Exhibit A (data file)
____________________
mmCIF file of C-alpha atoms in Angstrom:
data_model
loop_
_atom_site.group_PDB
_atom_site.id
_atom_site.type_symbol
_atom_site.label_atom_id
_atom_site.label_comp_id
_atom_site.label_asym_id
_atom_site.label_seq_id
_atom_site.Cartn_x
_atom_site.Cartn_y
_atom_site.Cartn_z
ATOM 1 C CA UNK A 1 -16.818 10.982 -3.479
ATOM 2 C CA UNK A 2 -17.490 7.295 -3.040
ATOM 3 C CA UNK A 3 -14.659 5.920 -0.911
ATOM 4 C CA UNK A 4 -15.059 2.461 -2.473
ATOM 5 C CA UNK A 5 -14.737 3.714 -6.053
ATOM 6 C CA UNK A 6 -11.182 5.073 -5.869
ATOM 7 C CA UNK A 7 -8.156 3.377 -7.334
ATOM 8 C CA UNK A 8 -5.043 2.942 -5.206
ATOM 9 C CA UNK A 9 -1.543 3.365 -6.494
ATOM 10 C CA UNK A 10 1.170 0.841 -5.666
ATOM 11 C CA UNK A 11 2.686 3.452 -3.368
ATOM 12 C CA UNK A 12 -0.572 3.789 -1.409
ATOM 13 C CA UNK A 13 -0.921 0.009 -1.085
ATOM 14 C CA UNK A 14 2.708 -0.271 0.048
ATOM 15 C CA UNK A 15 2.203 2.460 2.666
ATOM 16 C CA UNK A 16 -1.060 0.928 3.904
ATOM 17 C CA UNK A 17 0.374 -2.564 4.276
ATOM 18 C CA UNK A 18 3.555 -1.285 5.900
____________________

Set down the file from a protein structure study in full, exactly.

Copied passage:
mmCIF file of C-alpha atoms in Angstrom:
data_model
loop_
_atom_site.group_PDB
_atom_site.id
_atom_site.type_symbol
_atom_site.label_atom_id
_atom_site.label_comp_id
_atom_site.label_asym_id
_atom_site.label_seq_id
_atom_site.Cartn_x
_atom_site.Cartn_y
_atom_site.Cartn_z
ATOM 1 C CA UNK A 1 -16.818 10.982 -3.479
ATOM 2 C CA UNK A 2 -17.490 7.295 -3.040
ATOM 3 C CA UNK A 3 -14.659 5.920 -0.911
ATOM 4 C CA UNK A 4 -15.059 2.461 -2.473
ATOM 5 C CA UNK A 5 -14.737 3.714 -6.053
ATOM 6 C CA UNK A 6 -11.182 5.073 -5.869
ATOM 7 C CA UNK A 7 -8.156 3.377 -7.334
ATOM 8 C CA UNK A 8 -5.043 2.942 -5.206
ATOM 9 C CA UNK A 9 -1.543 3.365 -6.494
ATOM 10 C CA UNK A 10 1.170 0.841 -5.666
ATOM 11 C CA UNK A 11 2.686 3.452 -3.368
ATOM 12 C CA UNK A 12 -0.572 3.789 -1.409
ATOM 13 C CA UNK A 13 -0.921 0.009 -1.085
ATOM 14 C CA UNK A 14 2.708 -0.271 0.048
ATOM 15 C CA UNK A 15 2.203 2.460 2.666
ATOM 16 C CA UNK A 16 -1.060 0.928 3.904
ATOM 17 C CA UNK A 17 0.374 -2.564 4.276
ATOM 18 C CA UNK A 18 3.555 -1.285 5.900